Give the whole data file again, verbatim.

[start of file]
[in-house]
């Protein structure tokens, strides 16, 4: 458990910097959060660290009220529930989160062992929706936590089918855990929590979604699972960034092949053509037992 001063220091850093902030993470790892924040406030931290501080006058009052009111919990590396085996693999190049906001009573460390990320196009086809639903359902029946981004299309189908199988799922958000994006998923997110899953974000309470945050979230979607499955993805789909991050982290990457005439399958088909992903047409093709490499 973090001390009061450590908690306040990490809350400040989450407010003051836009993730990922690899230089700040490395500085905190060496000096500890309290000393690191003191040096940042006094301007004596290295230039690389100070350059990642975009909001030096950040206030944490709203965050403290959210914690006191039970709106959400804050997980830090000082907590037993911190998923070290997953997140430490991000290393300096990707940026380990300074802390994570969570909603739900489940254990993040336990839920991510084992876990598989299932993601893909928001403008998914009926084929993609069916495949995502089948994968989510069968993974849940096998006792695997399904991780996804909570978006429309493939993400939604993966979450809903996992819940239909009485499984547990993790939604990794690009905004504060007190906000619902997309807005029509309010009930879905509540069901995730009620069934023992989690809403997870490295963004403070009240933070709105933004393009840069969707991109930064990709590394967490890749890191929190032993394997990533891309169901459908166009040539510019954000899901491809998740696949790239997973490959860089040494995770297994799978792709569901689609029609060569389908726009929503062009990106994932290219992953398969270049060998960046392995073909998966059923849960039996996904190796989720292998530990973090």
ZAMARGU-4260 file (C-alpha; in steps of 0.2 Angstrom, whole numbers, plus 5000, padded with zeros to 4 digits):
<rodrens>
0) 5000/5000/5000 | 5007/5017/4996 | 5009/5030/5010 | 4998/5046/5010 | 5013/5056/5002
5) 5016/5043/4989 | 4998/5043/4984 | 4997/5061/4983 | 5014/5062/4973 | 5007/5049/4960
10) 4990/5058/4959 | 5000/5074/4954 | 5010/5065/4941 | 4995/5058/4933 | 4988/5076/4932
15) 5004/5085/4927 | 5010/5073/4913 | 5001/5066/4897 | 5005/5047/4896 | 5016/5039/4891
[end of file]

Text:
[in-house]
């Protein structure tokens, strides 16, 4: 458990910097959060660290009220529930989160062992929706936590089918855990929590979604699972960034092949053509037992 001063220091850093902030993470790892924040406030931290501080006058009052009111919990590396085996693999190049906001009573460390990320196009086809639903359902029946981004299309189908199988799922958000994006998923997110899953974000309470945050979230979607499955993805789909991050982290990457005439399958088909992903047409093709490499 973090001390009061450590908690306040990490809350400040989450407010003051836009993730990922690899230089700040490395500085905190060496000096500890309290000393690191003191040096940042006094301007004596290295230039690389100070350059990642975009909001030096950040206030944490709203965050403290959210914690006191039970709106959400804050997980830090000082907590037993911190998923070290997953997140430490991000290393300096990707940026380990300074802390994570969570909603739900489940254990993040336990839920991510084992876990598989299932993601893909928001403008998914009926084929993609069916495949995502089948994968989510069968993974849940096998006792695997399904991780996804909570978006429309493939993400939604993966979450809903996992819940239909009485499984547990993790939604990794690009905004504060007190906000619902997309807005029509309010009930879905509540069901995730009620069934023992989690809403997870490295963004403070009240933070709105933004393009840069969707991109930064990709590394967490890749890191929190032993394997990533891309169901459908166009040539510019954000899901491809998740696949790239997973490959860089040494995770297994799978792709569901689609029609060569389908726009929503062009990106994932290219992953398969270049060998960046392995073909998966059923849960039996996904190796989720292998530990973090």
ZAMARGU-4260 file (C-alpha; in steps of 0.2 Angstrom, whole numbers, plus 5000, padded with zeros to 4 digits):
<rodrens>
0) 5000/5000/5000 | 5007/5017/4996 | 5009/5030/5010 | 4998/5046/5010 | 5013/5056/5002
5) 5016/5043/4989 | 4998/5043/4984 | 4997/5061/4983 | 5014/5062/4973 | 5007/5049/4960
10) 4990/5058/4959 | 5000/5074/4954 | 5010/5065/4941 | 4995/5058/4933 | 4988/5076/4932
15) 5004/5085/4927 | 5010/5073/4913 | 5001/5066/4897 | 5005/5047/4896 | 5016/5039/4891